During the August 19 coup against Gorbachev, Soviet military troops took over several communications and other government facilities in Vilnius and other cities, but returned to their barracks when the coup failed. The Lithuanian Government banned the Communist Party and ordered confiscation of its property.
Despite Lithuania's achievement of complete independence, sizable numbers of Russian forces remained on its territory. Withdrawal of those forces was one of Lithuania's top foreign policy priorities. Lithuania and Russia signed an agreement on September 8, 1992, calling for Russian troop withdrawals by August 31, 1993, which took place on time.
Lithuania is a multi-party, parliamentary democracy. President Valdas Adamkus, who took office in February 1998, is the head of state. The president is elected directly for 5 years, is also commander in chief overseeing foreign and security policy, and nominates the prime minister and his cabinet and a number of other top civil servants. The next presidential election is scheduled for December 2002.
The parliament (Seimas) has 141 members that are elected for a 4-year term. About half of the members are elected in single constituencies (71), and the other half (70) are elected in the nationwide vote by party lists. A party must receive at least 5% of the national vote to be represented in the Seimas. The last parliamentary elections took place in October 2000.
All major parties have declared their support for Lithuania's membership in NATO and the European Union (EU). The government's stated goal is to receive an invitation to join NATO in 2002, to complete negotiations with the EU in 2002, and join the EU in 2004.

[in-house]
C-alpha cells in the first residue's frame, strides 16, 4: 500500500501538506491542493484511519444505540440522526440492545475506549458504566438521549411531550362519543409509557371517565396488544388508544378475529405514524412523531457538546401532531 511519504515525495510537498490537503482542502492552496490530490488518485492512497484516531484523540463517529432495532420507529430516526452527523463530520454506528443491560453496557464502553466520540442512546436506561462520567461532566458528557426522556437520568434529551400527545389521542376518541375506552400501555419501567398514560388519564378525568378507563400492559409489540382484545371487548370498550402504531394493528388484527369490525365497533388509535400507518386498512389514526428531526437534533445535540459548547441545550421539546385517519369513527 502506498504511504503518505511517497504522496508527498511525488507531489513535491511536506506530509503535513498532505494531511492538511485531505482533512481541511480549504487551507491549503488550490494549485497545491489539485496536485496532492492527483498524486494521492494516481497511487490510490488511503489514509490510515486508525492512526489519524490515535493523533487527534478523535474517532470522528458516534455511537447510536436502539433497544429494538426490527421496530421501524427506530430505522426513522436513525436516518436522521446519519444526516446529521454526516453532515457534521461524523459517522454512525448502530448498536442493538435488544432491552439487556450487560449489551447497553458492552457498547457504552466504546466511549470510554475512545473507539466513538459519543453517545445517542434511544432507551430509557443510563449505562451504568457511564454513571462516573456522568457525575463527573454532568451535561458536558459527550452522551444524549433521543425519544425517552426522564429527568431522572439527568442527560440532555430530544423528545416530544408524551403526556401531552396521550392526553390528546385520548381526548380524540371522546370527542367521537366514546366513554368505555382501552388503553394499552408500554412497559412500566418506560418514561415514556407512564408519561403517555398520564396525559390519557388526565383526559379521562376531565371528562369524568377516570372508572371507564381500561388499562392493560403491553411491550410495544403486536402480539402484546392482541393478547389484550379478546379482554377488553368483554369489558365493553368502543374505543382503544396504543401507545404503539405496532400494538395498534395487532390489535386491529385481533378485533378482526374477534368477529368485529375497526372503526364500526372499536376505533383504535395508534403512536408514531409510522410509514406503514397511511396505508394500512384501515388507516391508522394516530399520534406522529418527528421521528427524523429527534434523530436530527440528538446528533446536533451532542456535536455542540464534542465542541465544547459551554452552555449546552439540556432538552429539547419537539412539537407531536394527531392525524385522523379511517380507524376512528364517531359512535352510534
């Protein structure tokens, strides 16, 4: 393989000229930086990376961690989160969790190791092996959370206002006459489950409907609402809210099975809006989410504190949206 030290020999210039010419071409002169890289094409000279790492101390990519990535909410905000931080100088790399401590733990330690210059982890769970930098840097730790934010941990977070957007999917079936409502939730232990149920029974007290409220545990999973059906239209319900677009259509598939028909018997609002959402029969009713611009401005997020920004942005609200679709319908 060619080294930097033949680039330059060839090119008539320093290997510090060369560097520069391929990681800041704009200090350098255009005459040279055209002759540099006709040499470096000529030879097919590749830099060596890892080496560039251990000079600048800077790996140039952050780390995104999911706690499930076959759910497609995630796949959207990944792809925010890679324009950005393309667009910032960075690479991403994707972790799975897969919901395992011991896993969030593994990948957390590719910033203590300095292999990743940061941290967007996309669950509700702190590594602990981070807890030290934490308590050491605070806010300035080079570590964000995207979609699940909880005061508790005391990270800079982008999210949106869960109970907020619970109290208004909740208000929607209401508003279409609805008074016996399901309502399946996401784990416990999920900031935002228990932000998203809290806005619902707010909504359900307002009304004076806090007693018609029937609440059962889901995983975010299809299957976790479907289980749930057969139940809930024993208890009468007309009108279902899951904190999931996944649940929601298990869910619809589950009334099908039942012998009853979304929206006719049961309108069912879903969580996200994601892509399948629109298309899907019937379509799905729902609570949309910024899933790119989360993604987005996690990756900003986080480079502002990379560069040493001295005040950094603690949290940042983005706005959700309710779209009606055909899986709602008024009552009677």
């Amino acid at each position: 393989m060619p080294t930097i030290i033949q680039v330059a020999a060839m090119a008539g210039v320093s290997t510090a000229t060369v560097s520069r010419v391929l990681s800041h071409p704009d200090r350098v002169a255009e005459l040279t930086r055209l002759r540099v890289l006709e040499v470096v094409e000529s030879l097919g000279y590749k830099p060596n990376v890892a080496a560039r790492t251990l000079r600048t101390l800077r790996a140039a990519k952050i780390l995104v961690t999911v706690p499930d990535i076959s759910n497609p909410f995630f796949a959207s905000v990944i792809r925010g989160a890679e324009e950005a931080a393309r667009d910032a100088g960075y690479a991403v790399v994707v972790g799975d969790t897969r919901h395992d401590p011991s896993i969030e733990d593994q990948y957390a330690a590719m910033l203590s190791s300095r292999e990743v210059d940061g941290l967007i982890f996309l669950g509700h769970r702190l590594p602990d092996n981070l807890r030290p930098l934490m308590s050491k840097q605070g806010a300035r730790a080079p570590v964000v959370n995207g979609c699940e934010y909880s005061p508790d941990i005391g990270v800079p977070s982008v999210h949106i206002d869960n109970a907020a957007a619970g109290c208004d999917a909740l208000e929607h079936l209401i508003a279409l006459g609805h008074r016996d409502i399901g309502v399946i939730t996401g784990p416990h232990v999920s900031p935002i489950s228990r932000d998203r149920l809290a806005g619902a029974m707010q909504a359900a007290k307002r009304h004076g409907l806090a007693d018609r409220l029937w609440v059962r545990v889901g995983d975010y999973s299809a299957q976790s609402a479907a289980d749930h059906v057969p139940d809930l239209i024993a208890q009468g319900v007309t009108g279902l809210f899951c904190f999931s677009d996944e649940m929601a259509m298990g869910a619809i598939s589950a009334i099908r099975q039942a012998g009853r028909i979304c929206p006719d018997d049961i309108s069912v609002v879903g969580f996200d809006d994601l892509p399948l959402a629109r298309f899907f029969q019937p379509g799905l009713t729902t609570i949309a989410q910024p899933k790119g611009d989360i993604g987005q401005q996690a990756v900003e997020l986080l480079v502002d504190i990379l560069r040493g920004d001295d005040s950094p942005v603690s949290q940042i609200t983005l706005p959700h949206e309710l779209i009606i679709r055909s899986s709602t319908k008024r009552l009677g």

Since 1991, Lithuanian voters have shifted from right to left and back again, swinging between the Conservatives, led by Vytautas Landsbergis, and the Labor (former communist) Party, led by former president Algirdas Brazauskas. This pattern was broken in the October 2000 elections when the Liberal Union and New Union parties won the most votes and were able to form a centrist ruling coalition with minor partners. President Adamkus played a key role in bringing the new centrist parties together. The leader of the center-left New Union (also known as the Social Liberal party), Arturas Paulauskas, became the Chairman of the Seimas. The government of liberal Rolandas Paksas got off to a rocky start and collapsed within 7 months. In July 2001, the center-left New Union party forged an alliance with the left-wing Social Democratic Party and formed a new cabinet under former president Algirdas Brazauskas.
The cabinet of Algirdas Brazauskas is made up mostly of nonparty technocrats and has emphasized the need for financial discipline. The government remains focused on NATO and EU membership goals.
The Soviet era brought Lithuania intensive industrialization and economic integration into the U.S.S.R., although the level of technology and state concern for environmental, health, and labor issues lagged far behind Western standards. Urbanization increased from 39% in 1959 to 68% in 1989. From 1949-52 the Soviets abolished private ownership in agriculture, establishing collective and state farms. Production declined and did not reach pre-war levels until the early 1960s. The intensification of agricultural production through intense chemical use and mechanization eventually doubled production but created additional ecological problems. This changed after independence, when farm production dropped due to difficulties in restructuring the agricultural sector.